Papua expansion feared to further marginalizing Indigenous Papuans

expansion
Musamus University Merauke academic, Yosehi Mekiuw, as a speaker in the discussion on "The New Autonomous Region of Papua and Development" held by Pusaka Bentala Rakyat online on Tuesday (19/7/2022). – Jubi/Zoom screenshot of Heirloom Bentala Rakyat.

Jayapura, Jubi – An academician of the Musamus University in Merauke, Yosehi Mekiuw, said the formation of three new provinces in Papua would marginalize indigenous peoples as it would trigger further exploitation of Papua’s natural resources when forests are the source of people’s livelihood. Today, many sago forests have been replaced with oil palm plantations.

Even before the expansion, Mekiuw said, indigenous Papuans had lost the forests where they used to find food. For example, the Marind Anim tribe had lost their forest due to oil palm plantations. They also cannot use water from the river because the water source has been polluted by factory activities. Sago, fish, and vegetables that used to be produced by forests are now being replaced by instant foods such as instant noodles and biscuits.

“It’s clear that forests, land, swamps, and sago hamlets are the treasures, legacy, dignity, the future of the food barn and the breath of life for indigenous peoples,” Mekiuw said in an online discussion held by Pusaka Bentala Rakyat on Tuesday, July 19, 2022.

Mekiuw said the government needed to take steps and policies to protect indigenous peoples after the Papua expansion. This can be done through the making of regulations, both Regional Regulations and Special Regional Regulations regarding the protection of customary forests, communities, and their sources of livelihood.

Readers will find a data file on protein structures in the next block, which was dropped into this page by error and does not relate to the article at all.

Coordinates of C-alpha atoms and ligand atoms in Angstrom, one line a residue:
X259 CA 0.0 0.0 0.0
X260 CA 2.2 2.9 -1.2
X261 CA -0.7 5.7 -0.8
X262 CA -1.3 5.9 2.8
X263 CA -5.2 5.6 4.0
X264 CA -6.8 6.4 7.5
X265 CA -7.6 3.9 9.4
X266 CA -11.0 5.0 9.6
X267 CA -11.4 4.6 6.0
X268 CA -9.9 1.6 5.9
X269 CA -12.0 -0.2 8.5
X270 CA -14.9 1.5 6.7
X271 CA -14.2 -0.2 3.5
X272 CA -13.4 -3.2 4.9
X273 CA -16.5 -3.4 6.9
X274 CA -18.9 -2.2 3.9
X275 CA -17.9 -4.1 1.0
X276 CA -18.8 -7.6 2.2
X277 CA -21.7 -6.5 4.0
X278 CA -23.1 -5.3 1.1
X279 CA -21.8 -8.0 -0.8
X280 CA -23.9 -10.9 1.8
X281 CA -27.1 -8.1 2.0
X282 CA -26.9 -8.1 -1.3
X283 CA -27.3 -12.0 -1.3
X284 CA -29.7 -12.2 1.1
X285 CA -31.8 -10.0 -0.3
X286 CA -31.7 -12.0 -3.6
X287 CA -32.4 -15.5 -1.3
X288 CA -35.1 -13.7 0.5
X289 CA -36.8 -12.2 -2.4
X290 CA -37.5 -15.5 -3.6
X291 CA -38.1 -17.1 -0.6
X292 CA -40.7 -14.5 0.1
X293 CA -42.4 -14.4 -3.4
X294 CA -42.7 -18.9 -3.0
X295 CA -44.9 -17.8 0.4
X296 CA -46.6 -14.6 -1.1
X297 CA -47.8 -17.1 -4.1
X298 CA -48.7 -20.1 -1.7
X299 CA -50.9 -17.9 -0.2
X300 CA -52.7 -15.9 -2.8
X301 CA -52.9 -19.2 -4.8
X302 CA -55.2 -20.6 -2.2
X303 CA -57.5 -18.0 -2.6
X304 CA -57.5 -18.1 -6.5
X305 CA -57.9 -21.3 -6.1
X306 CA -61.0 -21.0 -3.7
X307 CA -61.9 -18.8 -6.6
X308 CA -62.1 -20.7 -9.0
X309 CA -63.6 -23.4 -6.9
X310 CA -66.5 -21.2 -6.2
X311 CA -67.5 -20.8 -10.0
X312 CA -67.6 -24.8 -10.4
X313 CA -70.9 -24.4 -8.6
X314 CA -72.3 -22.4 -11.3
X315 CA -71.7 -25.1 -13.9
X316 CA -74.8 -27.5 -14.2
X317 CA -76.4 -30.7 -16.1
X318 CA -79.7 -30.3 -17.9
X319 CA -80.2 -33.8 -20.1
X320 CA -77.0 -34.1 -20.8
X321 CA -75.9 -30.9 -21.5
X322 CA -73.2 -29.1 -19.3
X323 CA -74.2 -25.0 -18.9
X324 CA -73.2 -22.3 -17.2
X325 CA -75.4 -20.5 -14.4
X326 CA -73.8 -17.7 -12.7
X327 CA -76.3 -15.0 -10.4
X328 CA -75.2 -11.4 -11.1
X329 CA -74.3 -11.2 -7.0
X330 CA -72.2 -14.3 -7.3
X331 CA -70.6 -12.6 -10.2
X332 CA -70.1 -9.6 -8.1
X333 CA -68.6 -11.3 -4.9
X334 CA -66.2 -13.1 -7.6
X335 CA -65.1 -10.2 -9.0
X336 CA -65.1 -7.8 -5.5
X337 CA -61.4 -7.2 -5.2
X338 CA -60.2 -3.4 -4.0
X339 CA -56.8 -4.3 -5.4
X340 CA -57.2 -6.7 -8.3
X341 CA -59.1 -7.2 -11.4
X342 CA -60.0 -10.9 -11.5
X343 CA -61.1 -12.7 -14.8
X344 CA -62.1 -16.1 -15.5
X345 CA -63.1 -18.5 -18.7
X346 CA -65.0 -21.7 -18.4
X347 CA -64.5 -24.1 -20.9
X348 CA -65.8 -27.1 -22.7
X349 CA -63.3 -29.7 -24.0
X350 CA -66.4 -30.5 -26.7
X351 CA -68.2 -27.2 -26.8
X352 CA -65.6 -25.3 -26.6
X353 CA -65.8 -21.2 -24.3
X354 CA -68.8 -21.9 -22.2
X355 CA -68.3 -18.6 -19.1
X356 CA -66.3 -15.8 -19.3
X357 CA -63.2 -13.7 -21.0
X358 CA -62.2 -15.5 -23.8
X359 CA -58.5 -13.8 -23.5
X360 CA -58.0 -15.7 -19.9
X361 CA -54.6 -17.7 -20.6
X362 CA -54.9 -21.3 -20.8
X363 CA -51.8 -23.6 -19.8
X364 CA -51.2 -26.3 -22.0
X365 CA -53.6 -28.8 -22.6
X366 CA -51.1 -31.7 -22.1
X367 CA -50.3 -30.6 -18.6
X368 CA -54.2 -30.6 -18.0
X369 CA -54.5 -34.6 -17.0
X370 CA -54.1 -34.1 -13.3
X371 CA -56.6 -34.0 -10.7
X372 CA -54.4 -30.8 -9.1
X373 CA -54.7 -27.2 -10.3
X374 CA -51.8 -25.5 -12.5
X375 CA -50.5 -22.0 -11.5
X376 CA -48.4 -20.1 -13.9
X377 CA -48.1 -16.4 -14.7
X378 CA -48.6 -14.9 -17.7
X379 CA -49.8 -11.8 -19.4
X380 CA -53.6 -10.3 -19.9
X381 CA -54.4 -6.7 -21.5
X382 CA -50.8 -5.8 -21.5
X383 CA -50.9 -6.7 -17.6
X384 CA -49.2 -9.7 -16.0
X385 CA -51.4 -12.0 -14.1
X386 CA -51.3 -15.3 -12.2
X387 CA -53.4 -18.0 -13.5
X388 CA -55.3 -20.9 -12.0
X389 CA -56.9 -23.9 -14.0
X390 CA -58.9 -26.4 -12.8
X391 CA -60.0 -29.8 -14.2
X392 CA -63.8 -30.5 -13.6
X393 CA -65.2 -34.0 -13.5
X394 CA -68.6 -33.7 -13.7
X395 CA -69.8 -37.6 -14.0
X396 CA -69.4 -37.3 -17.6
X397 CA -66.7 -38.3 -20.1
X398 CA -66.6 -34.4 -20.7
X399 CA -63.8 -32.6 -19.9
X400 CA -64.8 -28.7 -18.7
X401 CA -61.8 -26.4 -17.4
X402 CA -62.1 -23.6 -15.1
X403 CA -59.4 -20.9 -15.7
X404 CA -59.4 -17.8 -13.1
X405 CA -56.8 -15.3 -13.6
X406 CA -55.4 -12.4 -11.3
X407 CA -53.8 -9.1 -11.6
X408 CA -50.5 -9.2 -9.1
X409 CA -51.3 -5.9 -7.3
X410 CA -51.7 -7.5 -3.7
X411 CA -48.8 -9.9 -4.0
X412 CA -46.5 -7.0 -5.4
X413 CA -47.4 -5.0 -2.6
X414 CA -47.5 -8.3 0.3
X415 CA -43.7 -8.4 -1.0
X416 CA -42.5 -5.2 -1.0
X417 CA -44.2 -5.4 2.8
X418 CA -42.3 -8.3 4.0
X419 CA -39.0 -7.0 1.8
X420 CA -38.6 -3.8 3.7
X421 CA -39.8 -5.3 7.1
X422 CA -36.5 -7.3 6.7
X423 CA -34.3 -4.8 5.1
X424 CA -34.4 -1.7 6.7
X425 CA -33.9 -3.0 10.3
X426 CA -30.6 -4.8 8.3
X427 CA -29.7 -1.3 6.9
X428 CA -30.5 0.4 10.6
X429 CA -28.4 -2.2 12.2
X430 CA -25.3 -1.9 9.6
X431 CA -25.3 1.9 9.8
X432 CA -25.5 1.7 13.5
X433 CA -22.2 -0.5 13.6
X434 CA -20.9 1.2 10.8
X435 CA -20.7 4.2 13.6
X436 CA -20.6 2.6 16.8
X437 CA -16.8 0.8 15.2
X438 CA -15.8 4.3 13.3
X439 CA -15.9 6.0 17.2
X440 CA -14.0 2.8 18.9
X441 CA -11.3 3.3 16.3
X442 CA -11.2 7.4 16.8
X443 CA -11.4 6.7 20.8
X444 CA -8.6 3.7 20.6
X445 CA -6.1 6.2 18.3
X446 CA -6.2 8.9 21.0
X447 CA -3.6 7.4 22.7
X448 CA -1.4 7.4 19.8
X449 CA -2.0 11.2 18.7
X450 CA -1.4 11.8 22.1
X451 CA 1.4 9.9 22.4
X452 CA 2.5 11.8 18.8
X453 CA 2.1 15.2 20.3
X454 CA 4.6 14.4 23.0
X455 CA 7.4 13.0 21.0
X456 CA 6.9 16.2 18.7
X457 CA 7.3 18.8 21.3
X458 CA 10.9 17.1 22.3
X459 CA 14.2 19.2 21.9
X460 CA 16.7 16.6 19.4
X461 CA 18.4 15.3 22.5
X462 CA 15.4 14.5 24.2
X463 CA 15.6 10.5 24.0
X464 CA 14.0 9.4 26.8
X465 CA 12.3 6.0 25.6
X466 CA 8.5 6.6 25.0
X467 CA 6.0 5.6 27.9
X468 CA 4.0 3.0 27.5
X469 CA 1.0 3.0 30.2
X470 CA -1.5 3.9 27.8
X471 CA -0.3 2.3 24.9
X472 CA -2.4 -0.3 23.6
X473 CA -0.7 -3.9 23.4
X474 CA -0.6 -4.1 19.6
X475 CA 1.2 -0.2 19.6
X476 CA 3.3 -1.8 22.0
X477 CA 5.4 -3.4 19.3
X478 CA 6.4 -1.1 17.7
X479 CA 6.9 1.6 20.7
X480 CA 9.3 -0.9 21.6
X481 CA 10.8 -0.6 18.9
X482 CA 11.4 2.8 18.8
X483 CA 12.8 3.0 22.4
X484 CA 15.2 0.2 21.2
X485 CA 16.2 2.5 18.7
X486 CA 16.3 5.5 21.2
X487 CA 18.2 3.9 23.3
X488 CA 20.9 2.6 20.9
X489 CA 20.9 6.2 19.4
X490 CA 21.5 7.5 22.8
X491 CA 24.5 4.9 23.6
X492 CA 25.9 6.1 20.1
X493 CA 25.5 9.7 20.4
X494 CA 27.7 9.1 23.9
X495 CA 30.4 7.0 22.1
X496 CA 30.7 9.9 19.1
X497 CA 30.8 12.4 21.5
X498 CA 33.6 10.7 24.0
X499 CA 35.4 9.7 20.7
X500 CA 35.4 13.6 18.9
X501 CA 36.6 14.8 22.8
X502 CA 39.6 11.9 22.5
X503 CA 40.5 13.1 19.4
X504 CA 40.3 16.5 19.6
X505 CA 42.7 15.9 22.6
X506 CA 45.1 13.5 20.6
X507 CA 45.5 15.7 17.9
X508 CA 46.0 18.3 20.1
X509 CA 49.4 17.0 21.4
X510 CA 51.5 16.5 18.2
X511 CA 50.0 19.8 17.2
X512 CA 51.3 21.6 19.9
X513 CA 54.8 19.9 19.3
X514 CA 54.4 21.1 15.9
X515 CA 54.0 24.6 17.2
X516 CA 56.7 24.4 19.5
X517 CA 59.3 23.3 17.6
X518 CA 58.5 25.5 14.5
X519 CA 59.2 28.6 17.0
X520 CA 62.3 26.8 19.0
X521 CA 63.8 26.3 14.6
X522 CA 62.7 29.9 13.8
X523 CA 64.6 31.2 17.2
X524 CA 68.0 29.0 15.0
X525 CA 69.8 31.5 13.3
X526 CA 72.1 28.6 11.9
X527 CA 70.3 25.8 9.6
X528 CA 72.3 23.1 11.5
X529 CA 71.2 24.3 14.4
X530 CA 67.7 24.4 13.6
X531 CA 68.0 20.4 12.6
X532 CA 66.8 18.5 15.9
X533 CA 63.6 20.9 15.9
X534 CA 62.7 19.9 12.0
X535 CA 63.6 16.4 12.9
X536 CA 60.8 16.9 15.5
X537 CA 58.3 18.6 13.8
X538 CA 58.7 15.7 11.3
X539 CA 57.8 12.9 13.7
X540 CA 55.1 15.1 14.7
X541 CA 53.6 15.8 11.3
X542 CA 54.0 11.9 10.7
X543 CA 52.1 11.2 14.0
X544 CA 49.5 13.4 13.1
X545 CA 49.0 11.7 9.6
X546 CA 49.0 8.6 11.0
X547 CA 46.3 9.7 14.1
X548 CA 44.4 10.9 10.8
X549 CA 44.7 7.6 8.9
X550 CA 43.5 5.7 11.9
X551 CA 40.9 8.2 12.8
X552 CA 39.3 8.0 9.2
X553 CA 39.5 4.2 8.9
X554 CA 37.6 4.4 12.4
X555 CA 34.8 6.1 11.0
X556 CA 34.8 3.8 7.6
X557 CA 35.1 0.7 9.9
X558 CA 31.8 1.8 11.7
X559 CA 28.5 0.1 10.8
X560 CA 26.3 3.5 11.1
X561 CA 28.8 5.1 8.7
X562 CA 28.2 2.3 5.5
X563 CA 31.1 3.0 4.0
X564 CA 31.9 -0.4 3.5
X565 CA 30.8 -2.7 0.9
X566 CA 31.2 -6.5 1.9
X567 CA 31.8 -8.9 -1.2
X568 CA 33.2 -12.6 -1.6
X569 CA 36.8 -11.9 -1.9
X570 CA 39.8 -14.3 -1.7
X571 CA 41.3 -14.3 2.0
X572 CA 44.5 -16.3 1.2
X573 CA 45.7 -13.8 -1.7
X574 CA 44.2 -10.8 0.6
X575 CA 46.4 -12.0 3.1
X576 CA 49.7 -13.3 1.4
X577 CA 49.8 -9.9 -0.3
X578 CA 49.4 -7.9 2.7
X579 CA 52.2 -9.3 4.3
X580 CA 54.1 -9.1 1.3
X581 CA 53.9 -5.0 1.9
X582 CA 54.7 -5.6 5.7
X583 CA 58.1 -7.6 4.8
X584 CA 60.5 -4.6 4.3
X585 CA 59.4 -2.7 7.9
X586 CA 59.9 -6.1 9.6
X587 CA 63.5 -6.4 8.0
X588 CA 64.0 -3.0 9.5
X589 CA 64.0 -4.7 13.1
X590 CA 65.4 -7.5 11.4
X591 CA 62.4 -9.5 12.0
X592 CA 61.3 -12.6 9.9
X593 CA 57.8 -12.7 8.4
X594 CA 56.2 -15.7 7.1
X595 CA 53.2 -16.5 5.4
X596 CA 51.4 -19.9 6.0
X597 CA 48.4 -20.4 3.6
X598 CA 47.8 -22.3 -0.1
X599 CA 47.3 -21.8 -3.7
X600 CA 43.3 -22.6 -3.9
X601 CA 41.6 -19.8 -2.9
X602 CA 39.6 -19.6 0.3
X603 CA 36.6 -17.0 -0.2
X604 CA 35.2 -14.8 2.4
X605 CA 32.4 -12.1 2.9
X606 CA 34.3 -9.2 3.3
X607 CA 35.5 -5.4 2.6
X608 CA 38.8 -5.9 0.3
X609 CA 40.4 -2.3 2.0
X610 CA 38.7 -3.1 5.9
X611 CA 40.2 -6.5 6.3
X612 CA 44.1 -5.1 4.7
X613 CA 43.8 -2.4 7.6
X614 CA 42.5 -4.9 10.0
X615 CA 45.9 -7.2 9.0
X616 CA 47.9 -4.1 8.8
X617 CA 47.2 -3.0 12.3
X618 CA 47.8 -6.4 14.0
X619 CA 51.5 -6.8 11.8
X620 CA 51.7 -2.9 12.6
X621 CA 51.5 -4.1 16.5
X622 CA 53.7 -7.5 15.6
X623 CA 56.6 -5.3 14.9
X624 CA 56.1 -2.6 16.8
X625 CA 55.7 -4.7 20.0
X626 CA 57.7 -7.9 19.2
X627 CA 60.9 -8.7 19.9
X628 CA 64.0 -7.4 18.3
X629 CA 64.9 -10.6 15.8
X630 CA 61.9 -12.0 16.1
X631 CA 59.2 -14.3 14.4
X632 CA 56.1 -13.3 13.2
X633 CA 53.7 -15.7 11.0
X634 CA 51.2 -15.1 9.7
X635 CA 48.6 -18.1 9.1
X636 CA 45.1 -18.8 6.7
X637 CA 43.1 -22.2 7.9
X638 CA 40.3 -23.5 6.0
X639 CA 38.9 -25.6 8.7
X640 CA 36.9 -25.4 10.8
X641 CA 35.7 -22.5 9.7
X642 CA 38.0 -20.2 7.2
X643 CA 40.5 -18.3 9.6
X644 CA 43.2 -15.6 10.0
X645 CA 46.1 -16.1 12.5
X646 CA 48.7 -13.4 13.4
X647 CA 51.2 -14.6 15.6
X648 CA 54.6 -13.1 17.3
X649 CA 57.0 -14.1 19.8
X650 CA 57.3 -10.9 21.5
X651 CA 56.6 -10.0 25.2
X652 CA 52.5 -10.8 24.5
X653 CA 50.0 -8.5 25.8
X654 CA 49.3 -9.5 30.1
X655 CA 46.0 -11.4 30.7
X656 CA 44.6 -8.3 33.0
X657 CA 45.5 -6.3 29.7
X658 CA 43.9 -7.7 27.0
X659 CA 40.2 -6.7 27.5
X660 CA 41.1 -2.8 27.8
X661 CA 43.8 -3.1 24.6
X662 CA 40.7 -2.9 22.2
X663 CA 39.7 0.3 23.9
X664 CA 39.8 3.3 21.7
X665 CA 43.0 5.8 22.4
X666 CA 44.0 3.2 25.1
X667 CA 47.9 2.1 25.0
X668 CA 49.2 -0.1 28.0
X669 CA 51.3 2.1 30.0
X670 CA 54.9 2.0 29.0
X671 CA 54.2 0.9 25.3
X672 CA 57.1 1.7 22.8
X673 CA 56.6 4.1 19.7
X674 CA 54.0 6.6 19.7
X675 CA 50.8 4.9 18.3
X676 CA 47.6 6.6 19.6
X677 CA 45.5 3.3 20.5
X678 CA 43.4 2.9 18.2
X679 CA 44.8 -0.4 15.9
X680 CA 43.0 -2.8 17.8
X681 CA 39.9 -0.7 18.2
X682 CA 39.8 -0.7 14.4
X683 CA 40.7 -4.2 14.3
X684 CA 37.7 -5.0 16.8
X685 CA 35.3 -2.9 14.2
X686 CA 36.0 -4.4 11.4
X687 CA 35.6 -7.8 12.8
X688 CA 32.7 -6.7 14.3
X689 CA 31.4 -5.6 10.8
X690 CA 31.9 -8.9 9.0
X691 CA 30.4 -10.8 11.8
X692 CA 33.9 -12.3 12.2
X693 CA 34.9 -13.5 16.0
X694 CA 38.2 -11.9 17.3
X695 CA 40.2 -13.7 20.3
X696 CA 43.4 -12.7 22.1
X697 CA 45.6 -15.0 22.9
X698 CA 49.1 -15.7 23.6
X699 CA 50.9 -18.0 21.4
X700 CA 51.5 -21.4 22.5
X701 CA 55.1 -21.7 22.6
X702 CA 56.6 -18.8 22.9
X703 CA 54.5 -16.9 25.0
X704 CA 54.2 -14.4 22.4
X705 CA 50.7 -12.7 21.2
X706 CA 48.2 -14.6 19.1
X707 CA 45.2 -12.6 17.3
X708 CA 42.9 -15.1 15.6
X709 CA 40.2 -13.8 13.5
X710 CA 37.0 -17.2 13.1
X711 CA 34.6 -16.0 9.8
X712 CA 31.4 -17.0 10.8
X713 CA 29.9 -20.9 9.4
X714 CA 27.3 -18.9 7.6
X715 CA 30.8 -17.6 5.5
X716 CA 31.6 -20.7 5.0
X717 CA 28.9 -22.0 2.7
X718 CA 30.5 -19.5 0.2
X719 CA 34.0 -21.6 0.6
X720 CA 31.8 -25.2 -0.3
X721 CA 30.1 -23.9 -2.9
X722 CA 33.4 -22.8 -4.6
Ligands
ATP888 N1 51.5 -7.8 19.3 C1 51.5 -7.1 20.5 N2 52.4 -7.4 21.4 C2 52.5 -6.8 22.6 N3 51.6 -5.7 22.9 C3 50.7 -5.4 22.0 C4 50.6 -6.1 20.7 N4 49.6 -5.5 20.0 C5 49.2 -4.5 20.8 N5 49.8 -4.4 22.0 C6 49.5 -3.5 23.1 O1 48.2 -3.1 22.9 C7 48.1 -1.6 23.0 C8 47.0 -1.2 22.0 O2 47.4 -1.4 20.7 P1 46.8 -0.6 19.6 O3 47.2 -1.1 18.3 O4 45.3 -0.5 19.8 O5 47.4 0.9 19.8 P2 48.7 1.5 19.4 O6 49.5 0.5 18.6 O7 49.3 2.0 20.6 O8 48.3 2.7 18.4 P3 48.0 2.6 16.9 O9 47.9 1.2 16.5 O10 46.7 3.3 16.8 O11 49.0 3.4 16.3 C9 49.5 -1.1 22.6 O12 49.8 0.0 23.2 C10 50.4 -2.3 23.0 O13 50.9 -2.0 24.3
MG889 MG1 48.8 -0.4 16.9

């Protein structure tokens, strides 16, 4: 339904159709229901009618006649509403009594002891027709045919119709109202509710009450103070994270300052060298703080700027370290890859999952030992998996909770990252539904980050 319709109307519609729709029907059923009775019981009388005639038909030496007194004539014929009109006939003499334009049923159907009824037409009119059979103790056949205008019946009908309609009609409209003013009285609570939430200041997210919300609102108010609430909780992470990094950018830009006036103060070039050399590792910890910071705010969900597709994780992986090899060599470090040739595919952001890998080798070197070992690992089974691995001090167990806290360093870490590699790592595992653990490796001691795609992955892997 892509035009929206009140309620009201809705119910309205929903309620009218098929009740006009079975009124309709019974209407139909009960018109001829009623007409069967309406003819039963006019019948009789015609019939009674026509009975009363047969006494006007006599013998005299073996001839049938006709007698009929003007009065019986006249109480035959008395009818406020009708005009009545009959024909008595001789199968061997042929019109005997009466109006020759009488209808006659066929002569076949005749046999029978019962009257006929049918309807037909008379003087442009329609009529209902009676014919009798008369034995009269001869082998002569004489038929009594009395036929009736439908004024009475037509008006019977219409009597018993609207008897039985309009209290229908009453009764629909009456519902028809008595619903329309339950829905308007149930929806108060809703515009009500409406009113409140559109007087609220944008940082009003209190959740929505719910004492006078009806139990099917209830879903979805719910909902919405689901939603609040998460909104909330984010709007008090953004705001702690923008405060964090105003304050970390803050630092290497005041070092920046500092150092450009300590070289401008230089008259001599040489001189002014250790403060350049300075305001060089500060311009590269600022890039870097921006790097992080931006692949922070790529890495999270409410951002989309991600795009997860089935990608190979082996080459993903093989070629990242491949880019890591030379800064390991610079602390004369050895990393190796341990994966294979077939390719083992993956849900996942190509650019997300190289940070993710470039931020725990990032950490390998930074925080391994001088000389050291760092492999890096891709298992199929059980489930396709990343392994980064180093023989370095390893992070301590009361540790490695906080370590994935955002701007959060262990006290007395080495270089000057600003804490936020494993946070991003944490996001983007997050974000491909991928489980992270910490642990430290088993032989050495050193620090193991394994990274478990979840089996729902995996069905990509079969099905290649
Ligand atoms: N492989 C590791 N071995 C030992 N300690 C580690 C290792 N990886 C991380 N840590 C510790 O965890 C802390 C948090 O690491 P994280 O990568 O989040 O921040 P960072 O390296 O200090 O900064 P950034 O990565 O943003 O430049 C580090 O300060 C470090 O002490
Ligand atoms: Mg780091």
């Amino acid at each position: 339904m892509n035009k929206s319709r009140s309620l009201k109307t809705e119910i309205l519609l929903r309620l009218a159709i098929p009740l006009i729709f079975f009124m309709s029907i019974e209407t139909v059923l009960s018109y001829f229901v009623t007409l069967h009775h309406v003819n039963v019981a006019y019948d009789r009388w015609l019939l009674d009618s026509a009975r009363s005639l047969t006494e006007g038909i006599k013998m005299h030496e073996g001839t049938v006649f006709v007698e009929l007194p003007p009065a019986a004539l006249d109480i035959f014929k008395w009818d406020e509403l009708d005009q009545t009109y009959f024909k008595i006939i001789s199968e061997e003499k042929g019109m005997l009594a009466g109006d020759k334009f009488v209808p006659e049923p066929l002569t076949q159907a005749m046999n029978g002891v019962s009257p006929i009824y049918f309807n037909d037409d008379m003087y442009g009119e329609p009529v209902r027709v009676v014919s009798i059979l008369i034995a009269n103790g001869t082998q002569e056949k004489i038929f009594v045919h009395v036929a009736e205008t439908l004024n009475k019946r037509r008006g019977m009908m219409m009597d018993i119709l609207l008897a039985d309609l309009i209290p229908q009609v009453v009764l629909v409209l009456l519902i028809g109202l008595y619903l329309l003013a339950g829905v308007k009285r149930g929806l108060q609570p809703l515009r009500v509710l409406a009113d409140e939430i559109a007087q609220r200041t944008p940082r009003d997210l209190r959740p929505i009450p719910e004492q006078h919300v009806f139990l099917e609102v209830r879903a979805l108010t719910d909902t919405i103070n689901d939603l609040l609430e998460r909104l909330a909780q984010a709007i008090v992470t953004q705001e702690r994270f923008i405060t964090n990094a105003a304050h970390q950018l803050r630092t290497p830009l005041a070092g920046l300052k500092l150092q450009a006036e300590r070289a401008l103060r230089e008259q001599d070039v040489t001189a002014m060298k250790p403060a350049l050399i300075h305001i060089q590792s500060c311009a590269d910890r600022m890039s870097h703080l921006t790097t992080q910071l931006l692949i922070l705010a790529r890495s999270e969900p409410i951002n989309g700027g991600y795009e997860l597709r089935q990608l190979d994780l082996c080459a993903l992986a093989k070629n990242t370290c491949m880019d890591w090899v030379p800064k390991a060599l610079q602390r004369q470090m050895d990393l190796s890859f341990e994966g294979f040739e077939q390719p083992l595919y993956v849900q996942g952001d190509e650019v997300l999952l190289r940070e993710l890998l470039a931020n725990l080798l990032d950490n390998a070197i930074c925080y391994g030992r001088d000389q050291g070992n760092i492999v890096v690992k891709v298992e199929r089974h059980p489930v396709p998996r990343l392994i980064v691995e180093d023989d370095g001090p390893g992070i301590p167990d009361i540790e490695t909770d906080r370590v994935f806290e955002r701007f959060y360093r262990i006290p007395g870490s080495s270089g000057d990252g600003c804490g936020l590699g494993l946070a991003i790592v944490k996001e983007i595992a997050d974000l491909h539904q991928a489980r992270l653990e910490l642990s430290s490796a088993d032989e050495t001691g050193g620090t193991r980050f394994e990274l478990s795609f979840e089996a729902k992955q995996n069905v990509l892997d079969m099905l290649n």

The government, said Mekiuw, must also create a community empowerment program based on the culture of the local indigenous community and regularly evaluate each program. “Our children and grandchildren must continue to eat sago,” he said.

Constitutional Law expert Bivitri Susanti said that instead of establishing new provinces, the government should first evaluate the implementation of special autonomy that has been running by involving the participation of indigenous Papuans. According to Bivitri, who is also a lecturer at the Jentera Indonesian Law School, the monitoring and evaluation of special autonomy did not work so far.

The government even revised the Special Autonomy Law No. 21/2021 to Law No. 2/2021 without taking into account the Papuan people’s aspirations. This new Special Autonomy Law allowed the government to carry out Papua expansion directly, without having to ask for approval from the Papuan People’s Assembly (MRP) or the Papuan Legislative Council (DPRP).

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“It is just unethical to form new autonomous regions, which was based on the article stipulated on the new Special Autonomy Law, while the law is being tested in the Constitutional Court,” said Bivitri. (*)

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